Rural Educators Learn Tips and Best Practices to Effectively and “Radically” Collaborate

By Liz Meredith, Technology Integration Coach, Friend of the Allen Distinguished Educators program and Advocate for Educator Collaborations
November 4, 2016

As a Technology Integration Coach for a small district in southeastern Ohio, I see the importance of collaboration every day. Through technology, I create opportunities for students and teachers to connect with others. I was recently invited to present at the Rural Education National Forum on this topic that I care so much about. Being asked to present at the forum was both an honor, and another opportunity for me to help others.

More than 500 attendees from 39 states attended NREF this year. With an overarching theme of collaboration, many sessions throughout the conference highlighted best practices and successful programs. At the conference I presented two sessions as well as the closing keynote, which featured a Roadmap from the Allen Distinguished Educators (ADE) award program.

My first session, entitled “Coll’app’oration,” showcased iPad apps that can be used to enhance collaboration in the classroom. I then demonstrated how teachers and students can connect with others outside their immediate vicinity by using apps like StopMotion Studio, Padlet, and Touchcast. On the second day, my session focused on a project called GlobalCOLab ( in which teachers worldwide connect their classrooms through scientific investigations and experiments. Having participated in the project for the past two years, I explained the history of the project, walked the audience through the process of participating, and discussed ideas for global collaboration topics.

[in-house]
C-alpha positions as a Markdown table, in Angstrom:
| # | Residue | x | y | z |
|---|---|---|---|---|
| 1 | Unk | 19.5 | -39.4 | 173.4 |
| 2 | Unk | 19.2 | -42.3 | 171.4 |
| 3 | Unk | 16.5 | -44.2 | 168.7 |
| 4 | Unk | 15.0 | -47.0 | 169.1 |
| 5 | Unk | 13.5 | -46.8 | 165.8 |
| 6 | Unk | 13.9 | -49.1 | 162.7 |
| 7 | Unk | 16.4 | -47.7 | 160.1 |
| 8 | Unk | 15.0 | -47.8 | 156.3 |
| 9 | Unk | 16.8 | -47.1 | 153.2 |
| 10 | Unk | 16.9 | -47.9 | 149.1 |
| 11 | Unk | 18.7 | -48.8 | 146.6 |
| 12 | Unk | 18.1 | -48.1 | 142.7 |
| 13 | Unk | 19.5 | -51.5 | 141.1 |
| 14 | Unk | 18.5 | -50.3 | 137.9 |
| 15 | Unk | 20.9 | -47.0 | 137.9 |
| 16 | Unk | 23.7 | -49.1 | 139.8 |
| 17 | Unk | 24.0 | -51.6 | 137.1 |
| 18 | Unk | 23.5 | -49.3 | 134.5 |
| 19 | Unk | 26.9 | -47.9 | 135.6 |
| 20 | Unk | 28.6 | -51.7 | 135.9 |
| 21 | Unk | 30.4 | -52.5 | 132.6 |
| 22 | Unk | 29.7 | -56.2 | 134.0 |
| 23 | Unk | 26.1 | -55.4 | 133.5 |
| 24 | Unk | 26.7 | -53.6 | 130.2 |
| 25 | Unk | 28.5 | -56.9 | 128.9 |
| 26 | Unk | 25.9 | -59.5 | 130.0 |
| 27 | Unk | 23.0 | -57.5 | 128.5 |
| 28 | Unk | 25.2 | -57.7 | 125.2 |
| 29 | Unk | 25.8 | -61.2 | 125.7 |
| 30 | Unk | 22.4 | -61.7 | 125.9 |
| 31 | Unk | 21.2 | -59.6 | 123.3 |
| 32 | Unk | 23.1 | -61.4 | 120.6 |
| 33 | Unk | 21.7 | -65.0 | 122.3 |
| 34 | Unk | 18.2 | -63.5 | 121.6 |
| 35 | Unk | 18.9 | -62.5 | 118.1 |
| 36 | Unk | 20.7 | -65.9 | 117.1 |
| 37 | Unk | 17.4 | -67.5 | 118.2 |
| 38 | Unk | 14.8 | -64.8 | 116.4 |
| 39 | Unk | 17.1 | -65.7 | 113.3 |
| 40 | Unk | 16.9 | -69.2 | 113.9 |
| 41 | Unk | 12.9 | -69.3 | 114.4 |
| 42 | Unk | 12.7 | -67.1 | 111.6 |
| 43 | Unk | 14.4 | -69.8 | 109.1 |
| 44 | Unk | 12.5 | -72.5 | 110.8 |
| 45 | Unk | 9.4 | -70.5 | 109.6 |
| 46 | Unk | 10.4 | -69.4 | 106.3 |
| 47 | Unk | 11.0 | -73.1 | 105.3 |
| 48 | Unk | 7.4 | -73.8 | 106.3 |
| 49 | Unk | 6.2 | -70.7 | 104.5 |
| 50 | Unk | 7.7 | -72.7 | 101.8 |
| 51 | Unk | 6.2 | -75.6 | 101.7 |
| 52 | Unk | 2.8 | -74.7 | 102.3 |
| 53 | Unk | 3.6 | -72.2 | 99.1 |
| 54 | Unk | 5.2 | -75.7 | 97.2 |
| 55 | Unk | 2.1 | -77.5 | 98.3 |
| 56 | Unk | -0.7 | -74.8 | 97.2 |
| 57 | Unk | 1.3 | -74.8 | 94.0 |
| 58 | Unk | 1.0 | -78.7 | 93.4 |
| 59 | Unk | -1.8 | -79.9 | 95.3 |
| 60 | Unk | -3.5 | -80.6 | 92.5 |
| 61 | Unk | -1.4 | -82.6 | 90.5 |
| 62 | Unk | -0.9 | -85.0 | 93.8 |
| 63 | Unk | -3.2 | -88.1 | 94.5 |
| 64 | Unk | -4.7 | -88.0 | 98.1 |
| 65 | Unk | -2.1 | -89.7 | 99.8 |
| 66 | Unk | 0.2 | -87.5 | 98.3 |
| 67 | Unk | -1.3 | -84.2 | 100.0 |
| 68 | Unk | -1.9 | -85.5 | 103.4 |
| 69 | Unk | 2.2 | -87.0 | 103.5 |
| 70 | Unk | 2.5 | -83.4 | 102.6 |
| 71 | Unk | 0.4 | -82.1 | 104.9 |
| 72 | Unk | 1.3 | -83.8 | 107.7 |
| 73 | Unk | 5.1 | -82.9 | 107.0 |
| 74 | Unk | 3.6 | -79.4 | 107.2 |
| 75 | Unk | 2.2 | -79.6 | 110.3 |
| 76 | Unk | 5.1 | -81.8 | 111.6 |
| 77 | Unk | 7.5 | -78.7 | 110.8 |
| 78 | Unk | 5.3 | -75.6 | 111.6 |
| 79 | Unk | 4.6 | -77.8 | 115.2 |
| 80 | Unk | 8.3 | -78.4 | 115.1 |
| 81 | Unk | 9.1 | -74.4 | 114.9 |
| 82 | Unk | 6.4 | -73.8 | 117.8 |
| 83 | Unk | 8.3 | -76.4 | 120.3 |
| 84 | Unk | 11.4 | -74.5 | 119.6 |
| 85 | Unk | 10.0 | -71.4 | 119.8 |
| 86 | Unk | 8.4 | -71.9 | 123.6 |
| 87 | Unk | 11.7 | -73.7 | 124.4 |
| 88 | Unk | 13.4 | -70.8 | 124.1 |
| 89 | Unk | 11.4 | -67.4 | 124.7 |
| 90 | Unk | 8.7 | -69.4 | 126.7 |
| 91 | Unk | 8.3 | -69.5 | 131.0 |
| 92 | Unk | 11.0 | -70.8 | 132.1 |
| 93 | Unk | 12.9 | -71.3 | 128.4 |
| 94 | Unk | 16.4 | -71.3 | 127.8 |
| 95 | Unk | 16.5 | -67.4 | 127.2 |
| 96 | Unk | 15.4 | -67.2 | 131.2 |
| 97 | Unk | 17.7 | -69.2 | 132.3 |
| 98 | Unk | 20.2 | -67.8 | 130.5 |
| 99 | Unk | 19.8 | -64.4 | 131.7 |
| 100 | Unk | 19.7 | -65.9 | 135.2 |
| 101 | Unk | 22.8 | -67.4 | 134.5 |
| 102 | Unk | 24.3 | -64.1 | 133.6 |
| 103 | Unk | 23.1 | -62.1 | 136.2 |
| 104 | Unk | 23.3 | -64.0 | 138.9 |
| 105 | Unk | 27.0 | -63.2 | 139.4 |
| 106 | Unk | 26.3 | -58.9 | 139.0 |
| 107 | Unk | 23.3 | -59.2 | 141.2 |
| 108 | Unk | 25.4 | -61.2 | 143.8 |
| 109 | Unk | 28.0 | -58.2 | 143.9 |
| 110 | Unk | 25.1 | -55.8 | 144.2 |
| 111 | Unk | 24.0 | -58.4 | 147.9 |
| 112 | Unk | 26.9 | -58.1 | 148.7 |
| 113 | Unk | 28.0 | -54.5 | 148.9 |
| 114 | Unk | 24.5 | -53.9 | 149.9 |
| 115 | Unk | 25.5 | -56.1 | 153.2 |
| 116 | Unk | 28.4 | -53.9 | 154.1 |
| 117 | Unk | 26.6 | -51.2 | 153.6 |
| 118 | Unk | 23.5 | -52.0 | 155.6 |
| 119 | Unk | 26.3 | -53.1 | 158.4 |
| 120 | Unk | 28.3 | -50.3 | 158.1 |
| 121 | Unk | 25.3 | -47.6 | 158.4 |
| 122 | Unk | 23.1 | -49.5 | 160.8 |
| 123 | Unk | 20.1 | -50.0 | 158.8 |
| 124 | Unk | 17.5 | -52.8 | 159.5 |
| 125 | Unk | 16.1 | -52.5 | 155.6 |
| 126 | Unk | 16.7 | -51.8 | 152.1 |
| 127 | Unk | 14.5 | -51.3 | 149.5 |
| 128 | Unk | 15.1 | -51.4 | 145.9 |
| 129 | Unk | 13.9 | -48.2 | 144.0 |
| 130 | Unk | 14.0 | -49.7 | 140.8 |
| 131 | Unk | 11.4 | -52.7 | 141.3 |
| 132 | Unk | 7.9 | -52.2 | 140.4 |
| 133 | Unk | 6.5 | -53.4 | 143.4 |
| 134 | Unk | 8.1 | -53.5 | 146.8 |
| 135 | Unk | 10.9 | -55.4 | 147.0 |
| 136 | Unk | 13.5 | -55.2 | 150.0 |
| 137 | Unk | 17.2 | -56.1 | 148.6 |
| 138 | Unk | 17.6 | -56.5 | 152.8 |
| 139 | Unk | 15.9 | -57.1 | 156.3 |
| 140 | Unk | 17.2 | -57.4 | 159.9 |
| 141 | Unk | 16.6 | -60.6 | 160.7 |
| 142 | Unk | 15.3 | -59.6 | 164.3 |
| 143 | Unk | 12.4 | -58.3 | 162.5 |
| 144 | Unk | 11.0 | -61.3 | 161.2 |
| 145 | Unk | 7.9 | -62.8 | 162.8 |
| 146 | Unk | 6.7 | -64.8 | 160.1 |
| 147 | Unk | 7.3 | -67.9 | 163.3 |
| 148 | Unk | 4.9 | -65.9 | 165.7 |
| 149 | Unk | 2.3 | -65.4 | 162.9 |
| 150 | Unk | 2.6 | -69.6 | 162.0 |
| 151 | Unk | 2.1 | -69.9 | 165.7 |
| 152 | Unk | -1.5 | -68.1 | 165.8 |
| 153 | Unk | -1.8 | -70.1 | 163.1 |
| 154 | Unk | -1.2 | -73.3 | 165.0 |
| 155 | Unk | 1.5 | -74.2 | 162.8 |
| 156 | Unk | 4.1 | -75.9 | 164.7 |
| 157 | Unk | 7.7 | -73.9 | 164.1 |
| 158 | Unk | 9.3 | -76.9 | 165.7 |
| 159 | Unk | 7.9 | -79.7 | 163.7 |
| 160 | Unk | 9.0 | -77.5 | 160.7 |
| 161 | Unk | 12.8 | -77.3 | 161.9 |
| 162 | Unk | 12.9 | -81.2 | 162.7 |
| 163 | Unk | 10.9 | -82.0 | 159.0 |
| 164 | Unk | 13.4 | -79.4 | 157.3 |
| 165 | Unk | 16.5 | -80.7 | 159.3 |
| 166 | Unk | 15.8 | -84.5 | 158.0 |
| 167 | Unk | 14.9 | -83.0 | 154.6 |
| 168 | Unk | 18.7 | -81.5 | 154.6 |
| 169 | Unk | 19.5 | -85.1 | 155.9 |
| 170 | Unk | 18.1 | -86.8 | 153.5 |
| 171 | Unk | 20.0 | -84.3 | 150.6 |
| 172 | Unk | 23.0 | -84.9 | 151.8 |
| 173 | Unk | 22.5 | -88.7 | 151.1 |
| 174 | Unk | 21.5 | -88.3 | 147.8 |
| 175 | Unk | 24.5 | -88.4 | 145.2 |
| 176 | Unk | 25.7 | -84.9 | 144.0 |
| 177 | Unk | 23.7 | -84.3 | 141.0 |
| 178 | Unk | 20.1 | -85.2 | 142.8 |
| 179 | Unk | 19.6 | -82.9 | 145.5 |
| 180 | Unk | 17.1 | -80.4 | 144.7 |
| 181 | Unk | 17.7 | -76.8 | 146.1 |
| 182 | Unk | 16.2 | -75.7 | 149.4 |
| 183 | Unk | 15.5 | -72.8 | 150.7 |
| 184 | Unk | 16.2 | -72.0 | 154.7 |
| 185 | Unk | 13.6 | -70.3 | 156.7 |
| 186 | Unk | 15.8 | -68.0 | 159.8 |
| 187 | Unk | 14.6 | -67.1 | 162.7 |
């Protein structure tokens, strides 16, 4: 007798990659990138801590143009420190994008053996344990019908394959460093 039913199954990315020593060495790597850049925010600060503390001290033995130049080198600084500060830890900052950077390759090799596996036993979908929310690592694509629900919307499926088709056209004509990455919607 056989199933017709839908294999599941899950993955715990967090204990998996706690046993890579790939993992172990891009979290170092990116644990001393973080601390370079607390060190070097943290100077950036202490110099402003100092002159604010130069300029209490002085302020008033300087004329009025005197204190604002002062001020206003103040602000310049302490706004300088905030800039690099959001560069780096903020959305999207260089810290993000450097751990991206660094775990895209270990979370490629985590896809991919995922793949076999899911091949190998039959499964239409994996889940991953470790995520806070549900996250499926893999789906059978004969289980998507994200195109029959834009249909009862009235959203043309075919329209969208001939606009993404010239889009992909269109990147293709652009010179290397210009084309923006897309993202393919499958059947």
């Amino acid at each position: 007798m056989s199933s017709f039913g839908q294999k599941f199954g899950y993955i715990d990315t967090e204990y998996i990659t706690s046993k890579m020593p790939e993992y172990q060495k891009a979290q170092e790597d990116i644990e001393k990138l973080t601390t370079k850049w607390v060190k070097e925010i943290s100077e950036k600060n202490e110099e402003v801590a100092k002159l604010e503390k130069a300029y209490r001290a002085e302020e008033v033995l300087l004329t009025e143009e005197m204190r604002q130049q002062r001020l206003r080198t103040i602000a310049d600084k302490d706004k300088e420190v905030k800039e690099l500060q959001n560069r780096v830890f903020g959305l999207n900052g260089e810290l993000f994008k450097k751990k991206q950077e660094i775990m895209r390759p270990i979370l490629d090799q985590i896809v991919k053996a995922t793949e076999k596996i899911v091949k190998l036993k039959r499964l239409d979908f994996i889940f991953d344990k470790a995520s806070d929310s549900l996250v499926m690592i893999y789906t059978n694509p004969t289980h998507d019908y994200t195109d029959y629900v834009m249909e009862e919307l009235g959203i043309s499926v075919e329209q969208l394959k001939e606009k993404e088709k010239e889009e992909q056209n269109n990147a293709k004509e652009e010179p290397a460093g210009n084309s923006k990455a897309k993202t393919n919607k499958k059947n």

Collaboration-Photo-(1).JPGFinally, my keynote addressed my own story of collaboration, having started out teaching in the city and eventually moving into rural Ohio. I compared my journey to a step stool, with each step representing a new level of collaboration as I sought to connect with my students, my coworkers, and ultimately with others around the world. Effective collaboration can be hard to achieve. Collaboration doesn’t always come easily, and should be taught. I brought more awareness to the issue by highlighting some best practices I have found to increase connectivity including a Roadmap from ADE. The ADE Roadmap featuring Radical Collaboration was an excellent visual aid to show educators what truly effective collaboration looks like, and what type of impact it can have on students and teachers. I know the audience greatly appreciated seeing such a high-quality example of professional growth.

Directly following the keynote, I received a lot of great feedback, and was asked to present at other conferences in the coming year. Events like the Rural Education Forum are essential to making connections to support and sustain teachers, and I am elated to have been a part of it. Likewise, I am excited to have discovered the Allen Distinguished Educators community, as it exemplifies what truly amazing and innovative educators are doing to make an impact in this world.


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